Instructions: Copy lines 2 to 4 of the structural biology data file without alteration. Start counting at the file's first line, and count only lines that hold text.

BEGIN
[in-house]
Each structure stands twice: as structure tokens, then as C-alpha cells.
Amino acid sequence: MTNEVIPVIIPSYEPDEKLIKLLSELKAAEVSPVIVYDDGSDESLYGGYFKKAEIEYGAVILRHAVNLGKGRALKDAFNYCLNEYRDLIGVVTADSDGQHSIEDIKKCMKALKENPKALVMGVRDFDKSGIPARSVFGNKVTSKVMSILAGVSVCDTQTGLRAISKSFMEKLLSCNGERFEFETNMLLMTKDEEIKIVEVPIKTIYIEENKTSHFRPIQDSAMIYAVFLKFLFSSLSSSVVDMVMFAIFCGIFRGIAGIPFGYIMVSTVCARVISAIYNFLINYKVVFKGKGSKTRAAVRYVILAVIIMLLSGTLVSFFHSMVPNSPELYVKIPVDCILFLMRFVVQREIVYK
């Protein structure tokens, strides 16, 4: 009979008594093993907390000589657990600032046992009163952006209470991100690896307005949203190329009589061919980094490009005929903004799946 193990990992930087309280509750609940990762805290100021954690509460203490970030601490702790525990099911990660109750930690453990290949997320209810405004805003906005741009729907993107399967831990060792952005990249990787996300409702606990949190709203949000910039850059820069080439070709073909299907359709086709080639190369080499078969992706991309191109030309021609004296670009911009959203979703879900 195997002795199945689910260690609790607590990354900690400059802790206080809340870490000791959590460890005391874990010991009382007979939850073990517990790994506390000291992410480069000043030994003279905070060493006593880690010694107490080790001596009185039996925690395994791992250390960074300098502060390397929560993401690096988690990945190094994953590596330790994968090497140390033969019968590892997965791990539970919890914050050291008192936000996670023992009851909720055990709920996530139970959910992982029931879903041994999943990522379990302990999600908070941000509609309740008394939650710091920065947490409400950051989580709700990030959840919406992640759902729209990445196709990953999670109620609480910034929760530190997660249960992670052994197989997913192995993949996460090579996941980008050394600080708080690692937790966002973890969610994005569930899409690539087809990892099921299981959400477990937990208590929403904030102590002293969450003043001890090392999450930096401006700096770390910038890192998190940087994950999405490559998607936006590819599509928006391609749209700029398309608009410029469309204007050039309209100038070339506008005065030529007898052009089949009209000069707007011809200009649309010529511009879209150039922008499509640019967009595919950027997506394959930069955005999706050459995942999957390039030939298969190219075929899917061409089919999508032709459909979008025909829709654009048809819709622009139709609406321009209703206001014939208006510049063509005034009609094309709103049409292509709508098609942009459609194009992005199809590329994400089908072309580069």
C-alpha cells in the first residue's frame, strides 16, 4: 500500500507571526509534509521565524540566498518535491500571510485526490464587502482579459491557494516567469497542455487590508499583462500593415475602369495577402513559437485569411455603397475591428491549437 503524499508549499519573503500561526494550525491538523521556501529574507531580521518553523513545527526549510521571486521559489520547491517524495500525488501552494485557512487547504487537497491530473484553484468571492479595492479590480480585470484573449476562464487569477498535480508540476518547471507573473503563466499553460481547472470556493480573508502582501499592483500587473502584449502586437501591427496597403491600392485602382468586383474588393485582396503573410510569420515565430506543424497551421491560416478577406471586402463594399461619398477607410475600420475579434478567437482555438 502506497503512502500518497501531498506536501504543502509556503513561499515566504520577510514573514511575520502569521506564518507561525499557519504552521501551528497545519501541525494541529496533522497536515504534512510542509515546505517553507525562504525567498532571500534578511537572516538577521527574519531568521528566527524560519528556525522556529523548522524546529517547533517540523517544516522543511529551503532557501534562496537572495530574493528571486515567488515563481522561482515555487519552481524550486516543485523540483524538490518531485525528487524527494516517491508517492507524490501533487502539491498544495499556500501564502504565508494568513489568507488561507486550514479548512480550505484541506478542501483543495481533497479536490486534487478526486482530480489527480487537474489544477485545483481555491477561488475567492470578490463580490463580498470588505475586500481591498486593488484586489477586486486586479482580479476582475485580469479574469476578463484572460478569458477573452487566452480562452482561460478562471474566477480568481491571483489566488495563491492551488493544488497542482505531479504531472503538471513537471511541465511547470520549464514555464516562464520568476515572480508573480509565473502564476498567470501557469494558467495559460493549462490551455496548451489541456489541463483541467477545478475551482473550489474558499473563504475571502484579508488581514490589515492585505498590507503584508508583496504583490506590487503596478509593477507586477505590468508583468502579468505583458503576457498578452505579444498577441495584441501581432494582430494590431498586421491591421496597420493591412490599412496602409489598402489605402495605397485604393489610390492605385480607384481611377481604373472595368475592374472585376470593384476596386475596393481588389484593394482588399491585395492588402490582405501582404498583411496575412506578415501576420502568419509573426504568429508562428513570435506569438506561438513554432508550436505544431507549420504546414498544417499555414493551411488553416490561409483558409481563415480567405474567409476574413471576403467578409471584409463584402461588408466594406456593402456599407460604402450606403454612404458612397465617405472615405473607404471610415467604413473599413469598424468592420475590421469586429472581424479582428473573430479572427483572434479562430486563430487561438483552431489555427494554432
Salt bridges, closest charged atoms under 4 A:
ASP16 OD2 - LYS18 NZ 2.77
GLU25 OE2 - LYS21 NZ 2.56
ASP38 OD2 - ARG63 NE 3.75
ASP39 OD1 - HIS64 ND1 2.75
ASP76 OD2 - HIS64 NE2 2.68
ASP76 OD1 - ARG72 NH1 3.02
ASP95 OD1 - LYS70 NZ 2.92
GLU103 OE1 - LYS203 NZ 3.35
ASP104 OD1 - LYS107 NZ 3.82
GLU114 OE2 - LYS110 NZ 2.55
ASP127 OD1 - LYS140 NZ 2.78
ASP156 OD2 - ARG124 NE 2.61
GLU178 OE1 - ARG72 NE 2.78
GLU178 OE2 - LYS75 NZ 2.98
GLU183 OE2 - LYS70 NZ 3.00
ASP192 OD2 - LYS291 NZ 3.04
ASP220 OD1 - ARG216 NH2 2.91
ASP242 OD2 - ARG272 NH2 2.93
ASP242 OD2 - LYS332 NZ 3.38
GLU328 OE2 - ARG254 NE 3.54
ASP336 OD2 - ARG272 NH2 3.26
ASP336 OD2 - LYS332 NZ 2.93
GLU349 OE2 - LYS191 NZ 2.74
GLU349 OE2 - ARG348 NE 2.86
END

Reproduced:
Each structure stands twice: as structure tokens, then as C-alpha cells.
Amino acid sequence: MTNEVIPVIIPSYEPDEKLIKLLSELKAAEVSPVIVYDDGSDESLYGGYFKKAEIEYGAVILRHAVNLGKGRALKDAFNYCLNEYRDLIGVVTADSDGQHSIEDIKKCMKALKENPKALVMGVRDFDKSGIPARSVFGNKVTSKVMSILAGVSVCDTQTGLRAISKSFMEKLLSCNGERFEFETNMLLMTKDEEIKIVEVPIKTIYIEENKTSHFRPIQDSAMIYAVFLKFLFSSLSSSVVDMVMFAIFCGIFRGIAGIPFGYIMVSTVCARVISAIYNFLINYKVVFKGKGSKTRAAVRYVILAVIIMLLSGTLVSFFHSMVPNSPELYVKIPVDCILFLMRFVVQREIVYK
């Protein structure tokens, strides 16, 4: 009979008594093993907390000589657990600032046992009163952006209470991100690896307005949203190329009589061919980094490009005929903004799946 193990990992930087309280509750609940990762805290100021954690509460203490970030601490702790525990099911990660109750930690453990290949997320209810405004805003906005741009729907993107399967831990060792952005990249990787996300409702606990949190709203949000910039850059820069080439070709073909299907359709086709080639190369080499078969992706991309191109030309021609004296670009911009959203979703879900 195997002795199945689910260690609790607590990354900690400059802790206080809340870490000791959590460890005391874990010991009382007979939850073990517990790994506390000291992410480069000043030994003279905070060493006593880690010694107490080790001596009185039996925690395994791992250390960074300098502060390397929560993401690096988690990945190094994953590596330790994968090497140390033969019968590892997965791990539970919890914050050291008192936000996670023992009851909720055990709920996530139970959910992982029931879903041994999943990522379990302990999600908070941000509609309740008394939650710091920065947490409400950051989580709700990030959840919406992640759902729209990445196709990953999670109620609480910034929760530190997660249960992670052994197989997913192995993949996460090579996941980008050394600080708080690692937790966002973890969610994005569930899409690539087809990892099921299981959400477990937990208590929403904030102590002293969450003043001890090392999450930096401006700096770390910038890192998190940087994950999405490559998607936006590819599509928006391609749209700029398309608009410029469309204007050039309209100038070339506008005065030529007898052009089949009209000069707007011809200009649309010529511009879209150039922008499509640019967009595919950027997506394959930069955005999706050459995942999957390039030939298969190219075929899917061409089919999508032709459909979008025909829709654009048809819709622009139709609406321009209703206001014939208006510049063509005034009609094309709103049409292509709508098609942009459609194009992005199809590329994400089908072309580069």